JOINT BASE LANGLEY-EUSTIS, Va. –
Personnel from across Langley came together for a Chemical, Biological, Radiological and Nuclear exercise on Feb. 17, 2022, at Joint Base Langley-Eustis, Va.
“The CBRN exercise we participated in today is one of many annual readiness training requirements,” said U.S. Army Col. Harry Hung, 633d Air Base Wing vice commander. “In this particular case, we wanted to train a scenario with our US Postal Service and to test out a new command and control platform and its ability to integrate with existing systems that are used by our crisis action team members, emergency operation center personnel and first responders on the ground.”
In addition to improving the integration of command and control functions, exercises like these aim to prepare personnel to survive in a compromised environment and mitigate the effects of a CBRN attack.
“The training is important because Airmen [need to] have the knowledge to protect themselves in the event of a CBRN attack, especially in today’s world and the CBRN capabilities of different adversaries,” said Tech. Sgt. Lauren Yancey, 633d Civil Engineer Squadron, Emergency Management noncommissioned officer in charge.
A typical CBRN training is broken up into three parts. The first is CBRN hazards, personal protective equipment, and attack response. This portion focuses on CBRN hazards such as chemical or biological agents, and radiation effects. Second, students are led through an inspection of their M50 gas mask and protective gear, followed by instruction regarding preparedness, response and recovery attack actions. Finally, students perform individual and team performance-based objectives that are evaluated by the instructor.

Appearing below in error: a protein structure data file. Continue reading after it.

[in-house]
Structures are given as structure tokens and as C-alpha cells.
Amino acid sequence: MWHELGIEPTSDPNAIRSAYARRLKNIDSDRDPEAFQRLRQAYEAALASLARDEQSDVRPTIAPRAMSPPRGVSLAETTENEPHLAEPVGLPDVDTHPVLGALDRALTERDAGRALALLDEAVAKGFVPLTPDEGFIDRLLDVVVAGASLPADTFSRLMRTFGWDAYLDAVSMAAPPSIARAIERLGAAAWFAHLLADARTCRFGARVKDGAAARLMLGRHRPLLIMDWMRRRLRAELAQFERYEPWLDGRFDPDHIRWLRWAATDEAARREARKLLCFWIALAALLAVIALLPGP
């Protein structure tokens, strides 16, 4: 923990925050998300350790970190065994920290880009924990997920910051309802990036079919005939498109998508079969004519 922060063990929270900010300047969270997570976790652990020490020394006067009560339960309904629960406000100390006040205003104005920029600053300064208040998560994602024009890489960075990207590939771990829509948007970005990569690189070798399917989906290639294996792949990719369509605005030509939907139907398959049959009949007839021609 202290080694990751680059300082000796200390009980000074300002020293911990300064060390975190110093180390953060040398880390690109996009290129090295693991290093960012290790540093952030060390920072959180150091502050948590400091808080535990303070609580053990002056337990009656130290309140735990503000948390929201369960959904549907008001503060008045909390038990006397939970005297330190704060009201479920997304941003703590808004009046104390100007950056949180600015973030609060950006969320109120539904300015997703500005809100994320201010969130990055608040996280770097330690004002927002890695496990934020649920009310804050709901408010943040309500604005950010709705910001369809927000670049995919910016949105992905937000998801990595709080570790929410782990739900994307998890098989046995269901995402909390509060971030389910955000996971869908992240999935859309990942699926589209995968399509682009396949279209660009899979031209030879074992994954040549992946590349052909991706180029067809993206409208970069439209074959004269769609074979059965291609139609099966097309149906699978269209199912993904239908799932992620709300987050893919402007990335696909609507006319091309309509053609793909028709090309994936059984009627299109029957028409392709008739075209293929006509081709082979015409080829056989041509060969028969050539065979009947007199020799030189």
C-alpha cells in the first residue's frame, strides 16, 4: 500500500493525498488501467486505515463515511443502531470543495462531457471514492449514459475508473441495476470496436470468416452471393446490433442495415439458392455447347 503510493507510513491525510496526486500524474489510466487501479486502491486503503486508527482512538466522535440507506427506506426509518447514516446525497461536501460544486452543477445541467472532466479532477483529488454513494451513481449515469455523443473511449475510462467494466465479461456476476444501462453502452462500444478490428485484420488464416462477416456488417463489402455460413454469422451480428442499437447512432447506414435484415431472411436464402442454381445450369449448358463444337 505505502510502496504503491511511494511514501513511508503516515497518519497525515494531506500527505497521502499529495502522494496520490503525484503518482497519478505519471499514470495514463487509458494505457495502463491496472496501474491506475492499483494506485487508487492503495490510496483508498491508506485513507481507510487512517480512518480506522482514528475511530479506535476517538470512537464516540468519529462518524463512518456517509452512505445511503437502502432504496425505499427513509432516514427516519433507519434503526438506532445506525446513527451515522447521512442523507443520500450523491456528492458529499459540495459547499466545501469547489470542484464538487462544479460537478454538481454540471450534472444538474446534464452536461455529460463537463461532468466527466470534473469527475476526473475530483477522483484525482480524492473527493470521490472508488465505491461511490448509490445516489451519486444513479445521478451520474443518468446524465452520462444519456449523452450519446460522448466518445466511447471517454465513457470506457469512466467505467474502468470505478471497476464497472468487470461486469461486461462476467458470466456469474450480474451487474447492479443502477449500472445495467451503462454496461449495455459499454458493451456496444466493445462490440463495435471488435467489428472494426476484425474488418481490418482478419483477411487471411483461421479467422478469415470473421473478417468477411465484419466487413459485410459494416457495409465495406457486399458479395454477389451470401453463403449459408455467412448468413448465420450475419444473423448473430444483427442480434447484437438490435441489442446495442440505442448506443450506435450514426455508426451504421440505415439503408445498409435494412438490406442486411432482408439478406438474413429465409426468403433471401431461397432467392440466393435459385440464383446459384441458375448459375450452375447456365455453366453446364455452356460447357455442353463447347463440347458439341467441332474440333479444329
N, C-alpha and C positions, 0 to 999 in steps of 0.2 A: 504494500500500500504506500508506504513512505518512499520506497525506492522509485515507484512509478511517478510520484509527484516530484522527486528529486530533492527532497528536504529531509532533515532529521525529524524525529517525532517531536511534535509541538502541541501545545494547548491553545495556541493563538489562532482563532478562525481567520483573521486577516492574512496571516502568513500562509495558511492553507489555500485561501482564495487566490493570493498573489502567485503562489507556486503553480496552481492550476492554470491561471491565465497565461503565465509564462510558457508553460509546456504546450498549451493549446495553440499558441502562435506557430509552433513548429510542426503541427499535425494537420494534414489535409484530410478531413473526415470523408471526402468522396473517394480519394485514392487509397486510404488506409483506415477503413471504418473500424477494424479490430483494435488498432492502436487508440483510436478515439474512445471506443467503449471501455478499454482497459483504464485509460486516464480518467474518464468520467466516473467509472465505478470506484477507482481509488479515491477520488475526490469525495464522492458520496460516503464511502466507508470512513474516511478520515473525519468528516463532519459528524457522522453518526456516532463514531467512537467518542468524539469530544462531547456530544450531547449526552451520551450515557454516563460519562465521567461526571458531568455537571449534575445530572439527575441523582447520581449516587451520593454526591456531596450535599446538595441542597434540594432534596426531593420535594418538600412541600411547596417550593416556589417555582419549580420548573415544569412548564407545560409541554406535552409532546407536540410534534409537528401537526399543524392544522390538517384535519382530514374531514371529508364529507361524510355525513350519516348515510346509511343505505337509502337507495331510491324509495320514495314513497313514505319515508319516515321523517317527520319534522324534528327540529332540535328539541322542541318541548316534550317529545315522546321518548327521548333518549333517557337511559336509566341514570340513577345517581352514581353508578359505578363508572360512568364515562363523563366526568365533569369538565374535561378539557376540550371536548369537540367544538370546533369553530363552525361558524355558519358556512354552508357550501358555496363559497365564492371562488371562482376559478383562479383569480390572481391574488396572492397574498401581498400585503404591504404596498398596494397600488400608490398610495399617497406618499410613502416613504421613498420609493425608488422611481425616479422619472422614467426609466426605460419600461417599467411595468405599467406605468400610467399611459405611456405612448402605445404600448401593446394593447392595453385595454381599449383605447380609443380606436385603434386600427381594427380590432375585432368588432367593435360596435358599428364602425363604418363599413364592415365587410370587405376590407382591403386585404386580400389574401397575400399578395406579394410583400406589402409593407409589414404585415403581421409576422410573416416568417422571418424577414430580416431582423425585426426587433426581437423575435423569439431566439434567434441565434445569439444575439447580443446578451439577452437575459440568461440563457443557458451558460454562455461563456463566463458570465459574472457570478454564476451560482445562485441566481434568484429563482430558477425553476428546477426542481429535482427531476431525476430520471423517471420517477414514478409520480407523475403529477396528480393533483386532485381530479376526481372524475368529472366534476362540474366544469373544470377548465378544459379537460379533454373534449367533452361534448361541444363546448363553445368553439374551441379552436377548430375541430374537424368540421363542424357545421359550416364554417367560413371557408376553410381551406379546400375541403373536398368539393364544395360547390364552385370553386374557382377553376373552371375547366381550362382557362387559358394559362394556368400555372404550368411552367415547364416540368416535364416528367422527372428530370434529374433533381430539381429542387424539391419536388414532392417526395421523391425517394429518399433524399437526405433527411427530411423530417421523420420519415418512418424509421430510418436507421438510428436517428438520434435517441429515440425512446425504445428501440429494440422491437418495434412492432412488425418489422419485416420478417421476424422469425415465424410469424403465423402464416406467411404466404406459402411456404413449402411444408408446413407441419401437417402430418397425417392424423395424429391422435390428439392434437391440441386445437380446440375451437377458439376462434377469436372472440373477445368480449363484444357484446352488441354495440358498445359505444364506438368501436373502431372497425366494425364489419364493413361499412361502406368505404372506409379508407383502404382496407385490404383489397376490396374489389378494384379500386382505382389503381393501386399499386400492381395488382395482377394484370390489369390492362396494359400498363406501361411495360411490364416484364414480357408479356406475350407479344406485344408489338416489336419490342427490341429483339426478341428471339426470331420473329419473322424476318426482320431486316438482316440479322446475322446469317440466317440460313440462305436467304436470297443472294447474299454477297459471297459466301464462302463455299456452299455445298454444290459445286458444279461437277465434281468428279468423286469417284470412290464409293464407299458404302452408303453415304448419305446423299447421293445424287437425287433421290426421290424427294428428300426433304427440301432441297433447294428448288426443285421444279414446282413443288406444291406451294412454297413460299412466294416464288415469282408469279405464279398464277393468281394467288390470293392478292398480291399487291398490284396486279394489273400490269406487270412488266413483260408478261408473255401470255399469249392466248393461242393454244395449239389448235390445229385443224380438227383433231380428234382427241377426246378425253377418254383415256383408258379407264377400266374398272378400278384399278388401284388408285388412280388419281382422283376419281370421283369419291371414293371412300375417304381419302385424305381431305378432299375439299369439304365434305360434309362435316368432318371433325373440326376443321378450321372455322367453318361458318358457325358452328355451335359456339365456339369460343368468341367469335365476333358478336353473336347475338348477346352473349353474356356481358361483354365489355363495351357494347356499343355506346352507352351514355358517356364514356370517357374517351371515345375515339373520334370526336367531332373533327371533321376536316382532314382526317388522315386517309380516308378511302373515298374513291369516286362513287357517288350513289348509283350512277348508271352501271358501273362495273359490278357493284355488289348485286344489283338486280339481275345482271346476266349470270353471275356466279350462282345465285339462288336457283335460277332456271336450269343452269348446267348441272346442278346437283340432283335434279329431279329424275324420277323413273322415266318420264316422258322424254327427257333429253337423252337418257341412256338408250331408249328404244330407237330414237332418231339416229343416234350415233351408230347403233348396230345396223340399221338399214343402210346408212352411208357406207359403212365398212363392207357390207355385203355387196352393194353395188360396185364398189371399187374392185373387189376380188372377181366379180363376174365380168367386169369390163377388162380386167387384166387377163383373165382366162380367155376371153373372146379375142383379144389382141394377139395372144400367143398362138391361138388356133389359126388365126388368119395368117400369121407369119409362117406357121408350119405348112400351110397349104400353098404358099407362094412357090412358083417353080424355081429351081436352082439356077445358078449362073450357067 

“If we did not train on this, a lot of people could get hurt,” said Senior Airman Dexter Poole, 633d Civil Engineer Squadron emergency manager. “It is vital that we practice the things that we do downrange because if those skills are forgotten, it could cost someone their life.”
During the evaluation of the CBRN exercise, the 633d Fire Department, 633d Emergency Medical Services, 633d Civil Engineering, and 633d Security Forces showed up to a staged “crime scene”, in which members performed under pressure and executed multiple safety protocols and procedures. Once the exercise concluded, members were briefed on their performance as a team, as well as given individual pointers to adjust in the situation of a real-world event.
“I’m proud of our team and how well they performed, accomplishing all the objectives set out for us,” Hung said. “We will continue to train in scenarios such as these to ensure the safety of our Airmen, Soldiers, mission partners and families who call JBLE home.”